This is why I’m here - Regional News | Connecting Wellington
 Issue 211

Photo by Simone Cecchetti

This is why I’m here by Madelaine Empson

World-renowned Australian guitarist Tommy Emmanuel has always told people, “Dress up, show up, do your best, and anything is possible.”

“I’ve never expected people to just hand something to me”, he tells me over Zoom. “I’ve always felt that somehow, the right people will be put in my path when the time is right, when I’m ready. I had to keep building it; I had to keep building me, getting better, expanding my knowledge, my repertoire, my abilities. And sure enough, after a lot of hard work, I found the right management, the right people. It just took a long time.”

The hard work, as they say, paid off. Appointed a Member of the Order of Australia in 2010, inducted into the Australian Roll of Renown in 2011, and listed by MusicRadar as one of the 10 best acoustic guitarists in the world, Tommy Emmanuel has more strings to his guitar than I have words in this article. Touring Europe with Tina Turner as a member of Dragon, performing with his brother Phil at the closing ceremony of the Summer Olympics in Sydney, being hailed a Certified Guitar Player by Chet Atkins… not to mention honing a jaw-dropping fingerpicking technique that has captivated audiences the world over.

Now, it’s New Zealand’s turn. On the 5th of April at The Opera House, An Evening with Tommy Emmanuel will see the living legend perform tracks from his extensive catalogue as he shares stories and highlights from his illustrious career.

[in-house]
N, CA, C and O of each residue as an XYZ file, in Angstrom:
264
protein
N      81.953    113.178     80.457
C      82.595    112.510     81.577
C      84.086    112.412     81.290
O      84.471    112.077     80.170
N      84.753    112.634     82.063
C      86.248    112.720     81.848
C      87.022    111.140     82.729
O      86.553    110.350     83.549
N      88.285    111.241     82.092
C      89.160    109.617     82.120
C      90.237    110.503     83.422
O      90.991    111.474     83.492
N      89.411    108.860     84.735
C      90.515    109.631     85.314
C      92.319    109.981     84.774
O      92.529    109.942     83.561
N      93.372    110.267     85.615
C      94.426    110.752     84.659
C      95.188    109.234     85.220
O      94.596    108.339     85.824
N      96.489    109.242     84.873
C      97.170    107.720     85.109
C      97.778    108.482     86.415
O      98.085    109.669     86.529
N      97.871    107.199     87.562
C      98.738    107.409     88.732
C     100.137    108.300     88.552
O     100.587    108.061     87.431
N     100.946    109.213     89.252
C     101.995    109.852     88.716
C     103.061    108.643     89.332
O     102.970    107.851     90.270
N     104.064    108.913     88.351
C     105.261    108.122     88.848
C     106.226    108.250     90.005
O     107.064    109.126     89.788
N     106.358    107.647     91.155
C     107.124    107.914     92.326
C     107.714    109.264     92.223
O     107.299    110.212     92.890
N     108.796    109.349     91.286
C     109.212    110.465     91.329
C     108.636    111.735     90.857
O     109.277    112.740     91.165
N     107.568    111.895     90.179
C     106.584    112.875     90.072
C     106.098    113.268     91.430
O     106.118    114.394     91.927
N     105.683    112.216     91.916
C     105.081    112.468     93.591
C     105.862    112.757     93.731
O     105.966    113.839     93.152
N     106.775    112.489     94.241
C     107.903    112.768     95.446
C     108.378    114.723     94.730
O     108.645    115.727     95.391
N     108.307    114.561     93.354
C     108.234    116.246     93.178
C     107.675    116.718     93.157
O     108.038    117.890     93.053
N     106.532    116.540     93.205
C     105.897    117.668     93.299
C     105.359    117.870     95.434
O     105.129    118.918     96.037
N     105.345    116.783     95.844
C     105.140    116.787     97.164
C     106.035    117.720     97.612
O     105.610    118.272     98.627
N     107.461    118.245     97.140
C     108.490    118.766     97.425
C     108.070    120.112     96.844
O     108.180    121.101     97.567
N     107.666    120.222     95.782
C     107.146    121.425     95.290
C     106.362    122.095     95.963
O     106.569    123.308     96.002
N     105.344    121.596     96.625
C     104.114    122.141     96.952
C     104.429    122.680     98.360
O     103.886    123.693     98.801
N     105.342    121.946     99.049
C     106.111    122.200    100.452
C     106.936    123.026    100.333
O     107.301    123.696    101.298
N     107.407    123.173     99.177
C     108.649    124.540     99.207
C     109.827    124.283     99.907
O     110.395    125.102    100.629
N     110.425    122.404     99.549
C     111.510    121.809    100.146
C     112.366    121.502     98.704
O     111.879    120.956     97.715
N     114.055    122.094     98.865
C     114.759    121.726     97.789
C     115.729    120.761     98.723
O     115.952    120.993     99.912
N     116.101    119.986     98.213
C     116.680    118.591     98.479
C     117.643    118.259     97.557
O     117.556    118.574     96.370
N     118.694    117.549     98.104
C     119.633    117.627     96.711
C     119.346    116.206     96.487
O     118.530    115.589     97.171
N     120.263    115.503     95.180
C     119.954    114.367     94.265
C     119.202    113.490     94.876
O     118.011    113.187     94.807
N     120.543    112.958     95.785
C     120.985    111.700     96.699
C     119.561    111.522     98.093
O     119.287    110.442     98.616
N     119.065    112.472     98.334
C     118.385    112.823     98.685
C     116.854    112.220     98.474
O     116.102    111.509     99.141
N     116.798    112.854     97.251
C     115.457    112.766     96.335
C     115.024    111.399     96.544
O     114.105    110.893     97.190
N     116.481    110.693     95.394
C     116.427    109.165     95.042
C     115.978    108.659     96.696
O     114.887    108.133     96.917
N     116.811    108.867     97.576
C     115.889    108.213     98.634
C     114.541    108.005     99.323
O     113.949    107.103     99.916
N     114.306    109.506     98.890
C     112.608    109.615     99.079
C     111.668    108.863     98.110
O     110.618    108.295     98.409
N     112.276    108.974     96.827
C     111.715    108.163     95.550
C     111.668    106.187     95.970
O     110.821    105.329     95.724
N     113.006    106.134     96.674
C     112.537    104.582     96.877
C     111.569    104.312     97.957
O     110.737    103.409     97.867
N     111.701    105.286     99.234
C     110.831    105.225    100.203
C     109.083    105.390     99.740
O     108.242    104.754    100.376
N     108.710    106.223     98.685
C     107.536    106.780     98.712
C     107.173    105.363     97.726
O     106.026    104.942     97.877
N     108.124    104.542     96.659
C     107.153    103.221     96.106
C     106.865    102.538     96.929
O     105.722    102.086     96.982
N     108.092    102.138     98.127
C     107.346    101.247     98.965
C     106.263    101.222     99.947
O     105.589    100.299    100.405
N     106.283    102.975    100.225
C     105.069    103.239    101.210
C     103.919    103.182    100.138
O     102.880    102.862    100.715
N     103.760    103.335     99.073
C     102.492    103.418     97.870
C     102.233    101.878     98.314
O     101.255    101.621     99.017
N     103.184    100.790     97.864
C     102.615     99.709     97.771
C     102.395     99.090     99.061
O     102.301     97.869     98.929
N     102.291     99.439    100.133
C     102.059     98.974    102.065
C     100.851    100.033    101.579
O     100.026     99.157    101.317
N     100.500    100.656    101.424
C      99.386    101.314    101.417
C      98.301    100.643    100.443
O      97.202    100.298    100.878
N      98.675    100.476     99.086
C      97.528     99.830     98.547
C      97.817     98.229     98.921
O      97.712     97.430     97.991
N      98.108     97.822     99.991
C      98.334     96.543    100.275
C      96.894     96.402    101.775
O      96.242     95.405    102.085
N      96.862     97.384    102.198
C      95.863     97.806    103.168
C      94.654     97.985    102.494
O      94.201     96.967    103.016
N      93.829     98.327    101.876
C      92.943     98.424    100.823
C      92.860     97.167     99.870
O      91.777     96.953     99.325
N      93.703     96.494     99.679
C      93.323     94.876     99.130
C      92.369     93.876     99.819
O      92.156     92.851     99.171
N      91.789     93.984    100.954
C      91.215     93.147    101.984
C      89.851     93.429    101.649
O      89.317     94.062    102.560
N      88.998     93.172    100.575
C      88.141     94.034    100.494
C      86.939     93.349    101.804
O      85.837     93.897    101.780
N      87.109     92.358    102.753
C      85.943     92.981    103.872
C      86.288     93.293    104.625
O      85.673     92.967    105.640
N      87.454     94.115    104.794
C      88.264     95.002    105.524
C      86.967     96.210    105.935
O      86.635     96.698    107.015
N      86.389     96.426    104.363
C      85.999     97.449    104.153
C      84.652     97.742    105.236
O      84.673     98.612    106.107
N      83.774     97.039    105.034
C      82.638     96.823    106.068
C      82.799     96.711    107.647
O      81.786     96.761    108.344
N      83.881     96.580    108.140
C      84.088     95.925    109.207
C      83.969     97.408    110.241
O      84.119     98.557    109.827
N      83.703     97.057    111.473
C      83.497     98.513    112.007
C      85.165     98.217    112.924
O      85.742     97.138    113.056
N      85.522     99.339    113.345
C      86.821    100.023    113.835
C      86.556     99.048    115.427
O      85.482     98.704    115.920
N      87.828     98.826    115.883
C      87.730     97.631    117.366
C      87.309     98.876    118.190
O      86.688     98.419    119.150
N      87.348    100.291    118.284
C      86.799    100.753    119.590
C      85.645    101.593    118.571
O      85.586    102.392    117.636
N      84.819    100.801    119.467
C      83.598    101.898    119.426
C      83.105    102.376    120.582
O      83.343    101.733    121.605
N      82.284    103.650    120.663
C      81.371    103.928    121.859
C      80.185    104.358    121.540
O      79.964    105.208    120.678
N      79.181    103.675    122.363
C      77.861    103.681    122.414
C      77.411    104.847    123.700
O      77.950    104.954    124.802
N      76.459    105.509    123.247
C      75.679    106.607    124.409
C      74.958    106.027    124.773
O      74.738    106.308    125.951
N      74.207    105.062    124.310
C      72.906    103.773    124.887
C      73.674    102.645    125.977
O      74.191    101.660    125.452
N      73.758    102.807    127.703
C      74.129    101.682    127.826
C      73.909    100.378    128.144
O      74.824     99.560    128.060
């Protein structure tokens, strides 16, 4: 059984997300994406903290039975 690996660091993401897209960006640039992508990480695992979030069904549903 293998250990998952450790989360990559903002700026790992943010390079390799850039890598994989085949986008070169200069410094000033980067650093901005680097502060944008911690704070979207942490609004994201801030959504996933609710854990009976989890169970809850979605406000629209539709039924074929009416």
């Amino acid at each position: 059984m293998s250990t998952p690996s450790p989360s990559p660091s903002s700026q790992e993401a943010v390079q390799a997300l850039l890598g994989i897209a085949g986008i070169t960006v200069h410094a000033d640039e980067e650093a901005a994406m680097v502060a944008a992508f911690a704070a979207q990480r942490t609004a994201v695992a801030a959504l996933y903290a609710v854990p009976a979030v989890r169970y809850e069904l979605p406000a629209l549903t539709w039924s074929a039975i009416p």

Here’s a teaser!

Let’s jump straight into it –


What kind of music were you into in the early days?

The first music we were really into was instrumental music by a band from England called The Shadows, and a young man from New Zealand called Peter Posa – he was one of our early influences, and his records in the mid to late 60s were fabulous. I also listened to a lot of other rock ‘n’ roll music, rockabilly music, Hank Williams, Johnny Cash, Skeeter Davis. We listened to The Beatles a lot, although my mother tried very hard to discourage us from that. She said, ‘Don’t listen to that rubbish.’ Many years later she was at one of my shows, and I played a real slow version of Michelle from Paul McCartney. After the show, she said, ‘What was that beautiful song?’ I said, ‘It’s a Beatles song, Mum!’

So she ate her words!

It was so funny. The early music was instrumental, but very melodic. I’m a lot older than you, so you haven’t lived in the era where there were lots of instrumentals on the radio, and they were hits. You don’t hear that these days. I think the last instrumental that really did well on rock ‘n’ roll radio was Joe Satriani’s Always With Me, Always With You in, what, 86? A long time ago.

I’m very fortunate that I don’t have to rely on radio hits to draw a crowd. I’ve spent my whole life building an audience from the ground up.

Speaking of building your audience. Please tell me about skyrocketing your solo career by opening for John Denver!

This was back in 88, and I had played with my band until that point. I came out almost as an unknown solo act – musicians would have known me, but the public didn’t know me as Tommy Emmanuel, the guitar player. There were like, 20,000 people a show, and it was an incredible tour. John, what an incredible guy. I played my set at the first show in Darwin, and when I came off, John was sitting in my dressing room. I said, ‘Hi! You’re the star of the show! What are you doing in my dressing room!’ And he said, ‘Well, I’ve never seen anything like that in my life, and I want you to play with me.’ And I said, ‘What!’ He’d just married an Australian, and there’s a song in the show that he’d written called Sing Australia. He said, ‘I want you to listen to it tonight, just hear how it goes. Tomorrow, when we get to Sydney, I’ll run it down with you and I won’t introduce you – when I go to sing the song, you just walk out and pick up that guitar and start playing with me.’